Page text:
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Though investor perceptions of Microsoft (MSFT) - Get Report had already changed a lot from the time that Satya Nadella became CEO in early 2014 to the end of 2018, this year still felt like a turning point for the post-Steve Ballmer version of the software giant.
Following a 50%-plus 2019 gain, Microsoft is worth about $1.2 trillion, up over 300% from the start of 2014 and running neck-and-neck with Apple (AAPL) - Get Report for the right to be called the world's most valuable company. A company that was once dismissed as a flat-footed, "legacy," tech giant that would never fully recover from its past smartphone and Internet missteps is posting double-digit sales growth -- and even higher commercial bookings growth -- at a time when its annual revenue run rate is north of $125 billion.
When talking about Microsoft's revival, plenty of observers have focused on the momentum seen by the Azure cloud services platform and the subscription-based Office 365 productivity suite. And indeed, there's a lot to like about how each business has performed.
Though having slowed a bit in recent quarters, Azure's revenue growth remains north of 50%, which in turn has spelled additional share gains for the unquestioned No. 2 player in the fast-growing public cloud services market. And total commercial revenue for Microsoft's Office franchise is growing at a double-digit clip, aided by strong Office 365 seat growth and the fact that Office 365 users are (on average) generating more revenue for Microsoft over the long-term than users of conventional Office licenses.
But Microsoft's recent top-line momentum isn't merely the result of Azure and Office 365's growth. Amid a general improvement in the company's product execution, a slew of other Microsoft businesses are also growing healthily.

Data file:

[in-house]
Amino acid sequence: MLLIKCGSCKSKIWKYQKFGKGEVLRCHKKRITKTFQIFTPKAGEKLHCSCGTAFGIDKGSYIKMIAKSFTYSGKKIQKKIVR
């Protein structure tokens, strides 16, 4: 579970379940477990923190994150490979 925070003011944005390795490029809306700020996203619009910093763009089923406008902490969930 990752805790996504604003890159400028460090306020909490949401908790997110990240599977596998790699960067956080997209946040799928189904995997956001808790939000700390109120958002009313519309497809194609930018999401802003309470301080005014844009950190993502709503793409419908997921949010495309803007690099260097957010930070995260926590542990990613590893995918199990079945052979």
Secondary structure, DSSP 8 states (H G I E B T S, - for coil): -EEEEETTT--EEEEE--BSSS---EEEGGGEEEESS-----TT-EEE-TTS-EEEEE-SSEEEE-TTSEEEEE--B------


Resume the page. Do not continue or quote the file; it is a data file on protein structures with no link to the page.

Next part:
These businesses include Microsoft's age-old Windows cash cow, which benefited in 2019 from both a business PC upgrade cycle and strong corporate uptake for Microsoft 365 subscriptions that cover Windows, Office 365, device management and security offerings. And they also include LinkedIn, which has seen revenue growth accelerate since Microsoft bought the professional social networking giant in late 2016 (in Microsoft's most recent quarter, LinkedIn grew 25%).
In addition, Microsoft's Surface hardware business is now doing more than $5 billion in annual sales, while its Dynamics business app unit is growing in the double-digit percentages thanks to strong growth for its Dynamics 365 cloud apps. And unlike many enterprise software peers, Microsoft is still seeing some growth for its traditional, license-based, server software business, thanks to healthy demand for Microsoft's Windows Server operating system and SQL Server database, as well as a flexible licensing model that lets customers easily deploy their licenses in cloud environments.
Meanwhile, Microsoft's EPS growth, which has been around 20% in recent quarters, has benefited not only from good revenue growth but also strong financial execution. In spite of large R&D and sales investments to support Azure and other cloud businesses, Microsoft's operating expense growth has consistently trailed its revenue growth. EPS has also benefited from large stock buybacks, totaling nearly $20 billion in Microsoft's fiscal 2019, which ended in June.
Those fiscal 2019 buybacks, it should be noted, happened at prices well below what Microsoft currently trades at. As Microsoft has turned in one quarter after another of good top-line and bottom-line growth, Wall Street certainly hasn't been shy about rewarding Satya Nadella's firm with richer multiples.